Final Defiant Words

Sunday, April 29, 2012
In The Miami Herald:

An American rebel’s final defiant words before execution by Castro

A newly uncovered letter by an American rebel to his elderly mother on the eve of his execution by Castro shows he had no regrets.

Just one day before his own brutal execution, William Morgan sat in a dingy Cuban prison cell and scrawled his final letter to his elderly mother in Ohio.

Charged with trying to overthrow the Castro government, the man known as el Yanqui Comandante wrote he had no regrets for fighting in a revolution that changed Cuba, defended his role in battling the leaders who seized control, and said he was ready to die.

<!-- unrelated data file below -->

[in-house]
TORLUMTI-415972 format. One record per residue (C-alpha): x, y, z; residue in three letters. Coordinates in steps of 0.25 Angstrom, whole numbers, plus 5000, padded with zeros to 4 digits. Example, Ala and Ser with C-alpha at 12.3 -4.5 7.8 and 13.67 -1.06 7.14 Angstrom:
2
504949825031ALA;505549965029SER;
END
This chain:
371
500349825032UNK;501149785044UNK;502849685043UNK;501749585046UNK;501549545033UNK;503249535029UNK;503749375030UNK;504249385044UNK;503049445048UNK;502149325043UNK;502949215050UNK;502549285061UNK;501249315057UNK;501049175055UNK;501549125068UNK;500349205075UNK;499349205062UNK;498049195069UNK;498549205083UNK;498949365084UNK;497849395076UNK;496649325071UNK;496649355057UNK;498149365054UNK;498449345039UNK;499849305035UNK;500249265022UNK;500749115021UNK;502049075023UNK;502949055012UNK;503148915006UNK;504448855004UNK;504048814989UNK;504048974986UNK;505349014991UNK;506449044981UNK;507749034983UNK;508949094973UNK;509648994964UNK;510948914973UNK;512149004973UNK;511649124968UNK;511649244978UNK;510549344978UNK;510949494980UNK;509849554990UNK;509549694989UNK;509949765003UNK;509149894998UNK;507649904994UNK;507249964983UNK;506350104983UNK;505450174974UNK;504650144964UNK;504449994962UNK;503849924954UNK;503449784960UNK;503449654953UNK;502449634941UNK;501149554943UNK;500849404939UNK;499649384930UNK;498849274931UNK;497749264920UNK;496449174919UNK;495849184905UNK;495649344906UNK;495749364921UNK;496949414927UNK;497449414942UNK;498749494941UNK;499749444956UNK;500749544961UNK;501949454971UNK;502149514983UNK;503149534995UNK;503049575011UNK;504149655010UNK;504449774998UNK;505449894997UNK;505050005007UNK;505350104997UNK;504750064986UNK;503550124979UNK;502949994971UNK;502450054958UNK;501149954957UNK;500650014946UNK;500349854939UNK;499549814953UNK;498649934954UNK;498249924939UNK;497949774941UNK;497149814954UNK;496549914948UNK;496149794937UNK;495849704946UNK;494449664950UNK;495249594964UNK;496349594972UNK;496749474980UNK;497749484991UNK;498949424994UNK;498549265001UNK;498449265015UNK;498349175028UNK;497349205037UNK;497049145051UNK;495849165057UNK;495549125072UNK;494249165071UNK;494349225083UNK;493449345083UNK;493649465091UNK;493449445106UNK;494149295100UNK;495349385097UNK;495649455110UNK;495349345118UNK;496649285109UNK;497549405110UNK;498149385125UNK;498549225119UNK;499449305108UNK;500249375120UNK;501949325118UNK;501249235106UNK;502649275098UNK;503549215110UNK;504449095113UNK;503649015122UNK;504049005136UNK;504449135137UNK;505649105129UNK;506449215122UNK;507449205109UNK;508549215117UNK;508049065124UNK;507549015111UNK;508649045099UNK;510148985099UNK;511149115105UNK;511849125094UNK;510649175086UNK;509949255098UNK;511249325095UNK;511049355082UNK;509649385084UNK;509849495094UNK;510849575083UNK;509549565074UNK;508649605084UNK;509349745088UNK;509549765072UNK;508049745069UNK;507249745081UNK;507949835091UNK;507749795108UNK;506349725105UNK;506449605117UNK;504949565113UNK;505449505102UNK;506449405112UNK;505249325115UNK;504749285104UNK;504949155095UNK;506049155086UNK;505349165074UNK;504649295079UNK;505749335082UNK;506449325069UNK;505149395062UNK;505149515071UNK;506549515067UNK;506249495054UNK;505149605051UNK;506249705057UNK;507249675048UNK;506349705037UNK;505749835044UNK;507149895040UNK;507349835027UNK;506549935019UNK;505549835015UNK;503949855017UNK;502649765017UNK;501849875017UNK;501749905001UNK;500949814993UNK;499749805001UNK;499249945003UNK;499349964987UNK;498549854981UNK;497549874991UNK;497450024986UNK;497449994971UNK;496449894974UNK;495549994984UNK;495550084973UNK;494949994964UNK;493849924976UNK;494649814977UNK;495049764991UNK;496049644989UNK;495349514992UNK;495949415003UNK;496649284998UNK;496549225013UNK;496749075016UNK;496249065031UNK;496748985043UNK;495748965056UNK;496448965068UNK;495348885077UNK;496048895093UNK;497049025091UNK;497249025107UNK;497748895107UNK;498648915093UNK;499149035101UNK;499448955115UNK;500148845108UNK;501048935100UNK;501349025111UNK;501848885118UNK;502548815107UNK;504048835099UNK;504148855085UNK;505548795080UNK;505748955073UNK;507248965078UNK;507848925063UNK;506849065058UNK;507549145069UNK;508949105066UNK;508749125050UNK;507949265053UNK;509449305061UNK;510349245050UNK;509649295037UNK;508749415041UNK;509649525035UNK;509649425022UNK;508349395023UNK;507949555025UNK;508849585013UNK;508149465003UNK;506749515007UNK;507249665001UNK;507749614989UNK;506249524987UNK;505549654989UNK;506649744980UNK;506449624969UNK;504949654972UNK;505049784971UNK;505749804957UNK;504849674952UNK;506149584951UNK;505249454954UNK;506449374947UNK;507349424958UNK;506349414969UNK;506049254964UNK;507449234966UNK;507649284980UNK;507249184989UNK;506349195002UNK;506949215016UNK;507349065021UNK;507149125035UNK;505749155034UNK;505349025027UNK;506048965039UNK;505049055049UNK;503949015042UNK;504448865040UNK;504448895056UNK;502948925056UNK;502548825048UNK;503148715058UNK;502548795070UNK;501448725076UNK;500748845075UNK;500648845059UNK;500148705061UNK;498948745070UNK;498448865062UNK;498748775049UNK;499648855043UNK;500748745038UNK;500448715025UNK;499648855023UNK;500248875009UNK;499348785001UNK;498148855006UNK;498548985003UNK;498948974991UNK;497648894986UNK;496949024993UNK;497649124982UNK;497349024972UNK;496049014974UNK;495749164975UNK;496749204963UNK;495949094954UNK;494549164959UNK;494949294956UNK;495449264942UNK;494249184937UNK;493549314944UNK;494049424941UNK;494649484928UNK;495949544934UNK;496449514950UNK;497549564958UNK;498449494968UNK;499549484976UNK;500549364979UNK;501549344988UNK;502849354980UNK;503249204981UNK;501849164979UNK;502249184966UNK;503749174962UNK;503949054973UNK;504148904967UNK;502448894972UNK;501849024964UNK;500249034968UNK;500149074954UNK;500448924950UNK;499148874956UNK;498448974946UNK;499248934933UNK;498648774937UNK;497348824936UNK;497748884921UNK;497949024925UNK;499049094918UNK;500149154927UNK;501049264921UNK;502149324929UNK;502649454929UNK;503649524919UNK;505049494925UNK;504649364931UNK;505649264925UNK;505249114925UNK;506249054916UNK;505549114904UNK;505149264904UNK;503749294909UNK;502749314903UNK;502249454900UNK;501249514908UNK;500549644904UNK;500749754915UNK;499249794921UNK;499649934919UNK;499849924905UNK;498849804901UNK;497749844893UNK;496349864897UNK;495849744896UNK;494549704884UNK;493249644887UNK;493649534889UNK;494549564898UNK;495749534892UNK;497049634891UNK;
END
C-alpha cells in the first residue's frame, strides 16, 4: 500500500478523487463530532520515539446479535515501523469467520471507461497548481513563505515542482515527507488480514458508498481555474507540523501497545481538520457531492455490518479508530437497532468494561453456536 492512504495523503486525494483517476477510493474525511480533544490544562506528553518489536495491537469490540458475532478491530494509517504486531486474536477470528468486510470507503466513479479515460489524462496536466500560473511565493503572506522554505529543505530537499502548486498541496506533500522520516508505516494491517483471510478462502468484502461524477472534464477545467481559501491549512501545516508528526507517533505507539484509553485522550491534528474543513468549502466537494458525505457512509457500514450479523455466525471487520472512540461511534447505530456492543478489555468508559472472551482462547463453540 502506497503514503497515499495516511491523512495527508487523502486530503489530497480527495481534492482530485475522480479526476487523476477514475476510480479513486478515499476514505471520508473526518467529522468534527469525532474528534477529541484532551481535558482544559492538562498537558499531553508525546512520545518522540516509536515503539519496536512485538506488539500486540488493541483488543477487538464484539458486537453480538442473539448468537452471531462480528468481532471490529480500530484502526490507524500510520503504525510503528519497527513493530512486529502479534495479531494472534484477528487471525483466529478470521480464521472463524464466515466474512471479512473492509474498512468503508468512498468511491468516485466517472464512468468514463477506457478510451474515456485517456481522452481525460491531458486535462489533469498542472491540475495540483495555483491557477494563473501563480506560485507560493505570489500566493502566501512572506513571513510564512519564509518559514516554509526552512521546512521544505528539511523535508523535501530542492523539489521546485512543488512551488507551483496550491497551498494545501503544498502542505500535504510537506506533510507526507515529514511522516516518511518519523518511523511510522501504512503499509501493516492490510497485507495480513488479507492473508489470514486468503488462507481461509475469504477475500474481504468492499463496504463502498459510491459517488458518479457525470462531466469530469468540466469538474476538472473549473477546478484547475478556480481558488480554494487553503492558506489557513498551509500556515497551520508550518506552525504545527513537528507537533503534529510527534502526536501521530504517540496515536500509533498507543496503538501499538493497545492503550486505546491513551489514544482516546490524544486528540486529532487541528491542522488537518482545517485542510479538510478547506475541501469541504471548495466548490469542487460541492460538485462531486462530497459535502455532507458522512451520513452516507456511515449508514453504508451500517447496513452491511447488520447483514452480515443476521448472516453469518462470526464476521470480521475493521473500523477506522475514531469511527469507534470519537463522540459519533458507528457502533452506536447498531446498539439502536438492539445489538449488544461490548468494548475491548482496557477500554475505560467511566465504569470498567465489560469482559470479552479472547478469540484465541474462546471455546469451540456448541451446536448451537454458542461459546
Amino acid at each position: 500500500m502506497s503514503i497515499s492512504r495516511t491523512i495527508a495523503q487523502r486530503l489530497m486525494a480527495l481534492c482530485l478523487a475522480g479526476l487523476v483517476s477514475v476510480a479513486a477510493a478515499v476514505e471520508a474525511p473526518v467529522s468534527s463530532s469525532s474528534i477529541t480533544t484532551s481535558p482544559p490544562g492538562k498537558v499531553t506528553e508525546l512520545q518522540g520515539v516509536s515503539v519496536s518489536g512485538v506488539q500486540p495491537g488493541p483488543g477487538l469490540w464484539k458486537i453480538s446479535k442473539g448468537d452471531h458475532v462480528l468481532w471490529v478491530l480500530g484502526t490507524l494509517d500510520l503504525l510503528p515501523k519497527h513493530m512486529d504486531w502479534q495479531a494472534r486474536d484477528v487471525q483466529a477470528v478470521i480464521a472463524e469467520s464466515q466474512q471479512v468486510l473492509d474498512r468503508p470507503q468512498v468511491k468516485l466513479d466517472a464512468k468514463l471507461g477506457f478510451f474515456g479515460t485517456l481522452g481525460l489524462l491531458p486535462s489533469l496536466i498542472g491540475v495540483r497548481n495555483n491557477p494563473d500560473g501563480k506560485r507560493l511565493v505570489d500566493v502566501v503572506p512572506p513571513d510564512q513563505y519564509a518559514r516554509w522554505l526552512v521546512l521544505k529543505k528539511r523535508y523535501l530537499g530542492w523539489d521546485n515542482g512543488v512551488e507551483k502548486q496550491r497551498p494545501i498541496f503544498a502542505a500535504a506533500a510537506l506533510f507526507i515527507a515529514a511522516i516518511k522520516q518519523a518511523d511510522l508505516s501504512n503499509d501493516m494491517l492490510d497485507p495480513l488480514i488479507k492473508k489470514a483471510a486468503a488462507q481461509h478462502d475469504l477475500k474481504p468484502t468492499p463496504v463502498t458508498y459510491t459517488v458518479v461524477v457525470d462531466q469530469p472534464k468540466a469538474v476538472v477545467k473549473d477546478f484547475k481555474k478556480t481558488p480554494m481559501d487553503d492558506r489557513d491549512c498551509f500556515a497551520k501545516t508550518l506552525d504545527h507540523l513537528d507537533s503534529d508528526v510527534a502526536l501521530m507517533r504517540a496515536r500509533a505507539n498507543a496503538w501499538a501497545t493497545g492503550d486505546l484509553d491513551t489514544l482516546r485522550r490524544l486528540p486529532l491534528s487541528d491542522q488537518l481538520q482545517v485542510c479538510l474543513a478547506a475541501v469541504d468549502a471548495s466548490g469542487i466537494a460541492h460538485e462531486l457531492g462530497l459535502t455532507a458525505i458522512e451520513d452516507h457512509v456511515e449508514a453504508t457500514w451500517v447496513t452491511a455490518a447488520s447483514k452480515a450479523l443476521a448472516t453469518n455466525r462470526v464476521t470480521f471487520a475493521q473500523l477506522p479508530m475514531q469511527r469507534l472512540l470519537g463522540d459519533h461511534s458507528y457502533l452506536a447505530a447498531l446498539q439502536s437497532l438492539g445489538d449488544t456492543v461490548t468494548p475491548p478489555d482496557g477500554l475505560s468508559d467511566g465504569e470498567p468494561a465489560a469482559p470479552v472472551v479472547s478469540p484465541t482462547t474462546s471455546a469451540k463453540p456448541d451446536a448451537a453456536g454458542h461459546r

“And if my life will help the people of Cuba, then I am glad to give it,’’ he wrote before he was hauled before a firing squad [...]

[H]e went on to blast the fledgling government for abandoning the goals of “the Revolucion for which I fought.”

“For no man has a right to impose his will or belief on others,” Morgan wrote. “All men have an in borne right to better themselves and their families. I have spent my time in Cuba trying to help them do just that.”